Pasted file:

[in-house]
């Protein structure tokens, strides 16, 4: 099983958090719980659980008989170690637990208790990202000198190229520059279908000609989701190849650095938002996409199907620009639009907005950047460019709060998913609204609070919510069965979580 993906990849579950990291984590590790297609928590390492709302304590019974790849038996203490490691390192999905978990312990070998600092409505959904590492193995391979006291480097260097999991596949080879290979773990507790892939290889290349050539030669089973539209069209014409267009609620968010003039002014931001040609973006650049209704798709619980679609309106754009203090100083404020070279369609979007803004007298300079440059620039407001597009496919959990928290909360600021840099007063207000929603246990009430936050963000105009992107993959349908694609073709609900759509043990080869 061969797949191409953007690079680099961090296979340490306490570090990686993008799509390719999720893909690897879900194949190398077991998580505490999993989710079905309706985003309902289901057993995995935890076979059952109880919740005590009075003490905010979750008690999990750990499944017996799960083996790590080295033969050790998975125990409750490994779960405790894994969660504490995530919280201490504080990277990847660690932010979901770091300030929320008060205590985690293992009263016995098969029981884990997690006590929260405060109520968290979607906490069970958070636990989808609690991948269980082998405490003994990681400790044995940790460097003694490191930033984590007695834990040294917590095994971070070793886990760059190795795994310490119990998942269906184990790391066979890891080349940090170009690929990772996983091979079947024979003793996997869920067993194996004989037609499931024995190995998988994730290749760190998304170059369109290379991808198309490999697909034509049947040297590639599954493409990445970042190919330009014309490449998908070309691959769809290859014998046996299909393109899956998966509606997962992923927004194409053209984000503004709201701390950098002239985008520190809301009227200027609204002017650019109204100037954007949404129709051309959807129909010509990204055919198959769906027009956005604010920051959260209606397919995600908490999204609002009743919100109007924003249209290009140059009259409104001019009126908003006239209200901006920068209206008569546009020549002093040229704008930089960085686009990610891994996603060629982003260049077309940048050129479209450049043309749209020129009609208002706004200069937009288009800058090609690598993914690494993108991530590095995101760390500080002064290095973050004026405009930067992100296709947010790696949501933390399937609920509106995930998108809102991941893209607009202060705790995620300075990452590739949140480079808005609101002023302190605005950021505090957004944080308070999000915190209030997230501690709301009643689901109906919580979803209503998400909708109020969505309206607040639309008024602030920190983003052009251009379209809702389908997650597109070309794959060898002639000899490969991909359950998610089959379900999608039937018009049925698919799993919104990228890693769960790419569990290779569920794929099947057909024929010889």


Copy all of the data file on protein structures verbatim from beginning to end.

[in-house]
């Protein structure tokens, strides 16, 4: 099983958090719980659980008989170690637990208790990202000198190229520059279908000609989701190849650095938002996409199907620009639009907005950047460019709060998913609204609070919510069965979580 993906990849579950990291984590590790297609928590390492709302304590019974790849038996203490490691390192999905978990312990070998600092409505959904590492193995391979006291480097260097999991596949080879290979773990507790892939290889290349050539030669089973539209069209014409267009609620968010003039002014931001040609973006650049209704798709619980679609309106754009203090100083404020070279369609979007803004007298300079440059620039407001597009496919959990928290909360600021840099007063207000929603246990009430936050963000105009992107993959349908694609073709609900759509043990080869 061969797949191409953007690079680099961090296979340490306490570090990686993008799509390719999720893909690897879900194949190398077991998580505490999993989710079905309706985003309902289901057993995995935890076979059952109880919740005590009075003490905010979750008690999990750990499944017996799960083996790590080295033969050790998975125990409750490994779960405790894994969660504490995530919280201490504080990277990847660690932010979901770091300030929320008060205590985690293992009263016995098969029981884990997690006590929260405060109520968290979607906490069970958070636990989808609690991948269980082998405490003994990681400790044995940790460097003694490191930033984590007695834990040294917590095994971070070793886990760059190795795994310490119990998942269906184990790391066979890891080349940090170009690929990772996983091979079947024979003793996997869920067993194996004989037609499931024995190995998988994730290749760190998304170059369109290379991808198309490999697909034509049947040297590639599954493409990445970042190919330009014309490449998908070309691959769809290859014998046996299909393109899956998966509606997962992923927004194409053209984000503004709201701390950098002239985008520190809301009227200027609204002017650019109204100037954007949404129709051309959807129909010509990204055919198959769906027009956005604010920051959260209606397919995600908490999204609002009743919100109007924003249209290009140059009259409104001019009126908003006239209200901006920068209206008569546009020549002093040229704008930089960085686009990610891994996603060629982003260049077309940048050129479209450049043309749209020129009609208002706004200069937009288009800058090609690598993914690494993108991530590095995101760390500080002064290095973050004026405009930067992100296709947010790696949501933390399937609920509106995930998108809102991941893209607009202060705790995620300075990452590739949140480079808005609101002023302190605005950021505090957004944080308070999000915190209030997230501690709301009643689901109906919580979803209503998400909708109020969505309206607040639309008024602030920190983003052009251009379209809702389908997650597109070309794959060898002639000899490969991909359950998610089959379900999608039937018009049925698919799993919104990228890693769960790419569990290779569920794929099947057909024929010889």